Mechanical design tools would be considerably more useful if we could interact with them in the way that human designers communicate design ideas to one another, i.e., using crude sketches and informal speech. Those crude sketches frequently contain pen strokes of two different sorts, one type portraying device structure, the other denoting gestures, such as arrows used to indicate motion. We report here on techniques we developed that use information from both sketch and speech to distinguish gesture strokes from non-gestures -- a critical first step in understanding a sketch of a device. We collected and analyzed unconstrained device descriptions, which revealed six common types of gestures. Guided by this knowledge, we developed a classifier that uses both sketch and speech features to distinguish gesture strokes from non-gestures. Experiments with our techniques indicate that the sketch and speech modalities alone produce equivalent classification accuracy, but combining them produces higher accuracy.


Reports on the 2004 AAAI Fall Symposia

AI Magazine

The Association for the Advancement of Artificial Intelligence presented its 2004 Fall Symposium Series Friday through Sunday, October 22-24 at the Hyatt Regency Crystal City in Arlington, Virginia, adjacent to Washington, DC. The symposium series was preceded by a one-day AI funding seminar. The topics of the eight symposia in the 2004 Fall Symposia Series were: (1) Achieving Human-Level Intelligence through Integrated Systems and Research; (2) Artificial Multiagent Learning; (3) Compositional Connectionism in Cognitive Science; (4) Dialogue Systems for Health Communications; (5) The Intersection of Cognitive Science and Robotics: From Interfaces to Intelligence; (6) Making Pen-Based Interaction Intelligent and Natural; (7) Real- Life Reinforcement Learning; and (8) Style and Meaning in Language, Art, Music, and Design.


Reports on the 2004 AAAI Fall Symposia

AI Magazine

The Association for the Advancement of Artificial Intelligence presented its 2004 Fall Symposium Series Friday through Sunday, October 22-24 at the Hyatt Regency Crystal City in Arlington, Virginia, adjacent to Washington, DC. The symposium series was preceded by a one-day AI funding seminar. The topics of the eight symposia in the 2004 Fall Symposia Series were: (1) Achieving Human-Level Intelligence through Integrated Systems and Research; (2) Artificial Multiagent Learning; (3) Compositional Connectionism in Cognitive Science; (4) Dialogue Systems for Health Communications; (5) The Intersection of Cognitive Science and Robotics: From Interfaces to Intelligence; (6) Making Pen-Based Interaction Intelligent and Natural; (7) Real- Life Reinforcement Learning; and (8) Style and Meaning in Language, Art, Music, and Design.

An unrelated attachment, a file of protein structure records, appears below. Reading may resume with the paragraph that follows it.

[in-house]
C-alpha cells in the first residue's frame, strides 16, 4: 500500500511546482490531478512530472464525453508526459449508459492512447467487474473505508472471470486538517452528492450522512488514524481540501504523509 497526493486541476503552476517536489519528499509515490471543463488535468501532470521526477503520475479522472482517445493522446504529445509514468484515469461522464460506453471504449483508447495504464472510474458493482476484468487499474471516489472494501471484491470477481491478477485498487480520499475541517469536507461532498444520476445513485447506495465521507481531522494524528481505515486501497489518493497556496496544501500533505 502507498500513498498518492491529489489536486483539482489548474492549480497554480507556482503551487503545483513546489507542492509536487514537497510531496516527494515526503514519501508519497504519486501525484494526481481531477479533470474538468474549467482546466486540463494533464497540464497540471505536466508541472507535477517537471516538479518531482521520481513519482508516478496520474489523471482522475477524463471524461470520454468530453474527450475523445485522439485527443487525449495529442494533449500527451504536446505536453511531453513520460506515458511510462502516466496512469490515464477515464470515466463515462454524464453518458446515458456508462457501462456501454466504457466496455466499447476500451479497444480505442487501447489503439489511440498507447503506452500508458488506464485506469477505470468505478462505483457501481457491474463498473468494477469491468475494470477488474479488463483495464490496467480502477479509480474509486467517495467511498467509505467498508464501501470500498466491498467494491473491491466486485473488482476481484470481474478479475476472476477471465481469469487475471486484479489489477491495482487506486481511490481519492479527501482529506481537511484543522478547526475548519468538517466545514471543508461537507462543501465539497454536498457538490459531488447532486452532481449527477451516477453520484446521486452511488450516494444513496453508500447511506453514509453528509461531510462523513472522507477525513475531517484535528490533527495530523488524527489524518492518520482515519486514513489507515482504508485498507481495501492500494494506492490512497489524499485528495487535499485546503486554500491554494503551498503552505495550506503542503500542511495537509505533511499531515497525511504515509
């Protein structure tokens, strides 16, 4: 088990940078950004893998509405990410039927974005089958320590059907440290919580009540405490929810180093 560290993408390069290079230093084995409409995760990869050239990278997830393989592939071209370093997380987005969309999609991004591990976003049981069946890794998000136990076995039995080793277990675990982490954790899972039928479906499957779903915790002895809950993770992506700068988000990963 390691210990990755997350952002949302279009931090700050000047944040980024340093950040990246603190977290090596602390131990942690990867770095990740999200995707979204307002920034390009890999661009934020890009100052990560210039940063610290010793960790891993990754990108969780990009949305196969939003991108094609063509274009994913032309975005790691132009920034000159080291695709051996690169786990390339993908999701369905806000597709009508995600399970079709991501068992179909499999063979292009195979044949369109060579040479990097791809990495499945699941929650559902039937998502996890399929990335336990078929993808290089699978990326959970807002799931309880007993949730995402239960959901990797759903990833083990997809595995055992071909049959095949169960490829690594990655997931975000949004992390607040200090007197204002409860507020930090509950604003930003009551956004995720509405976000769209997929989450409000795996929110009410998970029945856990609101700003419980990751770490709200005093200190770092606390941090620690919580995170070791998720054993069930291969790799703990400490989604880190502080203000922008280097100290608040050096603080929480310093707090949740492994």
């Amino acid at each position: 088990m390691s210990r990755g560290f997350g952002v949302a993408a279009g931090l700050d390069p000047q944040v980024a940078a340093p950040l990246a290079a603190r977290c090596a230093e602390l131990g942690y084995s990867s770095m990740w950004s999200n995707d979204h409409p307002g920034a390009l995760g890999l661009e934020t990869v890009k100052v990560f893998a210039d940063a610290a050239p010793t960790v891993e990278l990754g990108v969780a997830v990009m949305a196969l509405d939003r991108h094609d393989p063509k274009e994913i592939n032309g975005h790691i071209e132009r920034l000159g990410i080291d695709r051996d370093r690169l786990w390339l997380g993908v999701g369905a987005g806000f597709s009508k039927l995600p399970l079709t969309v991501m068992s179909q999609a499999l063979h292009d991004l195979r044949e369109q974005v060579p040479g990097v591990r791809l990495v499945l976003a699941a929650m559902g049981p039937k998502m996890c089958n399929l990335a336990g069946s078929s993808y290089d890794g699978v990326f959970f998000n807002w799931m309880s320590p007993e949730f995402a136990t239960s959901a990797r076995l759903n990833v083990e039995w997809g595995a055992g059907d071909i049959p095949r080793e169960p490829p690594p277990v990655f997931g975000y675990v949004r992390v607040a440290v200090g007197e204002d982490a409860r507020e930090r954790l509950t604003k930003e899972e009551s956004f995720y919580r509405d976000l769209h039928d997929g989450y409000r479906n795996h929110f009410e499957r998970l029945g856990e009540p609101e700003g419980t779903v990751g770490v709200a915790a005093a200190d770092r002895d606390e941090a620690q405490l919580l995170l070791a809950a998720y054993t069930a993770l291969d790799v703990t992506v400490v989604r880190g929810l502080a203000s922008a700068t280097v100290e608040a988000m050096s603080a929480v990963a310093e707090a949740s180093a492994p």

The 2002 AAAI Spring Symposium Series

AI Magazine

The Association for the Advancement of Artificial Intelligence, in cooperation with Stanford University's Department of Computer Science, presented the 2002 Spring Symposium Series, held Monday through Wednesday, 25 to 27 March 2002, at Stanford University. The nine symposia were entitled (1) Acquiring (and Using) Linguistic (and World) Knowledge for Information Access; (2) Artificial Intelligence and Interactive Entertainment; (3) Collaborative Learning Agents; (4) Information Refinement and Revision for Decision Making: Modeling for Diagnostics, Prognostics, and Prediction; (5) Intelligent Distributed and Embedded Systems; (6) Logic-Based Program Synthesis: State of the Art and Future Trends; (7) Mining Answers from Texts and Knowledge Bases; (8) Safe Learning Agents; and (9) Sketch Understanding.


The 2002 AAAI Spring Symposium Series

AI Magazine

The Association for the Advancement of Artificial Intelligence, in cooperation with Stanford University's Department of Computer Science, presented the 2002 Spring Symposium Series, held Monday through Wednesday, 25 to 27 March 2002, at Stanford University. The nine symposia were entitled (1) Acquiring (and Using) Linguistic (and World) Knowledge for Information Access; (2) Artificial Intelligence and Interactive Entertainment; (3) Collaborative Learning Agents; (4) Information Refinement and Revision for Decision Making: Modeling for Diagnostics, Prognostics, and Prediction; (5) Intelligent Distributed and Embedded Systems; (6) Logic-Based Program Synthesis: State of the Art and Future Trends; (7) Mining Answers from Texts and Knowledge Bases; (8) Safe Learning Agents; and (9) Sketch Understanding.